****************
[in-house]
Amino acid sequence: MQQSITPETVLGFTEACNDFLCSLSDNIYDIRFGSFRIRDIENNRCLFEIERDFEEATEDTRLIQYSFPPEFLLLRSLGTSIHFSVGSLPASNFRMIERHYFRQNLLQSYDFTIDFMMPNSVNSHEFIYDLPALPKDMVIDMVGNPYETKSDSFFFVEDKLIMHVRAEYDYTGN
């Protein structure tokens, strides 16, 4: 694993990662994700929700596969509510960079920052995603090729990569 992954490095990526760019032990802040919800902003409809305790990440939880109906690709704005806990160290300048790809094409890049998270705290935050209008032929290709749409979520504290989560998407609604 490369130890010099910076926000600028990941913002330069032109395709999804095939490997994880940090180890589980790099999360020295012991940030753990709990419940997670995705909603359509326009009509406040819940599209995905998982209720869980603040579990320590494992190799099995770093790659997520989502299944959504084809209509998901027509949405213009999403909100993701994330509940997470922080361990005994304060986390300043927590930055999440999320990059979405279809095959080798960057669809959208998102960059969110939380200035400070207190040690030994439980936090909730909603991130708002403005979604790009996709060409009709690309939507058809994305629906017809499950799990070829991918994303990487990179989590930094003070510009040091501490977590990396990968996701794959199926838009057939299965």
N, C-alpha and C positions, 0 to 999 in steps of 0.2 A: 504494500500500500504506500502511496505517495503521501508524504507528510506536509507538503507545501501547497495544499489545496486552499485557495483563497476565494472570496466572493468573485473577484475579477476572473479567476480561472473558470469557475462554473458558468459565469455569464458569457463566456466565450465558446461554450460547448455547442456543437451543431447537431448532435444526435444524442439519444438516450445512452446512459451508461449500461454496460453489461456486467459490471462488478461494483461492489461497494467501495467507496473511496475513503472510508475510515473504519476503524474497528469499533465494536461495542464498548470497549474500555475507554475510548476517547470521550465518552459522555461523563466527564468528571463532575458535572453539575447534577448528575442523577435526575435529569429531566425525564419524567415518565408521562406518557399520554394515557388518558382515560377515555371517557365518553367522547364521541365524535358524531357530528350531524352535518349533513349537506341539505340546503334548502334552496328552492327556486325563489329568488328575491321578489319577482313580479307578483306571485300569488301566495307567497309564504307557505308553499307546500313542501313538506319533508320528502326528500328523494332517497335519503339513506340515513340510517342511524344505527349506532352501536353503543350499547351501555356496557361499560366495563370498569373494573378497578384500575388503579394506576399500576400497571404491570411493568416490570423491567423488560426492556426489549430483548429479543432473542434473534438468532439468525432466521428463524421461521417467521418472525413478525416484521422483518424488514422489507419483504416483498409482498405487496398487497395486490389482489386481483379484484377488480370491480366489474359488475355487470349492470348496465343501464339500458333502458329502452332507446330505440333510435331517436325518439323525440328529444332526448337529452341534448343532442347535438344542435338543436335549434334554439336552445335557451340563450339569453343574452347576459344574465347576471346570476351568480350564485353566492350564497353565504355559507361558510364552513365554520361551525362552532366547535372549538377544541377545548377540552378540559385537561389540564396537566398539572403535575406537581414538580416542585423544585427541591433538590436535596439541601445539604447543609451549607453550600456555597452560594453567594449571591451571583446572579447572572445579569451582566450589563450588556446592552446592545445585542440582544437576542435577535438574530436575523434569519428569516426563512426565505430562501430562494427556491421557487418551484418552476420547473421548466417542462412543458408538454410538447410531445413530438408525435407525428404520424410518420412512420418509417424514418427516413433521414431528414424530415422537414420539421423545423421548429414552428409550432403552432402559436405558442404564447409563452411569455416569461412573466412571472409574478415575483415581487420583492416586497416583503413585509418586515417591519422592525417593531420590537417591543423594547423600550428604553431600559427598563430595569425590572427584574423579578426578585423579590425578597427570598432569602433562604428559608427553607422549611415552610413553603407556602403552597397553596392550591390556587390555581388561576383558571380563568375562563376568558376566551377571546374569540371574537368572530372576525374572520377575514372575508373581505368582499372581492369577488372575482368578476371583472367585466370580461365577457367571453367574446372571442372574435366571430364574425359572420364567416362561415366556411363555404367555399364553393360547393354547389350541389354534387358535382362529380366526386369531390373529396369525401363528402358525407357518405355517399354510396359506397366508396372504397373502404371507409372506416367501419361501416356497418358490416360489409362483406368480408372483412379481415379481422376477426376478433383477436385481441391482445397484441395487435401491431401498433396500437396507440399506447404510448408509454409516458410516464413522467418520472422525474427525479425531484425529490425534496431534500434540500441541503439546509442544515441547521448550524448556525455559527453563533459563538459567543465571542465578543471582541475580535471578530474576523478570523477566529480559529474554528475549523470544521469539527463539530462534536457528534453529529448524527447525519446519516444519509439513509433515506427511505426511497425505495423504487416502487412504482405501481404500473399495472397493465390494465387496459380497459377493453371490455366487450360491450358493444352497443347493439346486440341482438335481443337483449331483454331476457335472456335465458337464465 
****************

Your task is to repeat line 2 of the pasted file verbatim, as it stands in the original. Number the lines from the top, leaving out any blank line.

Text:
Amino acid sequence: MQQSITPETVLGFTEACNDFLCSLSDNIYDIRFGSFRIRDIENNRCLFEIERDFEEATEDTRLIQYSFPPEFLLLRSLGTSIHFSVGSLPASNFRMIERHYFRQNLLQSYDFTIDFMMPNSVNSHEFIYDLPALPKDMVIDMVGNPYETKSDSFFFVEDKLIMHVRAEYDYTGN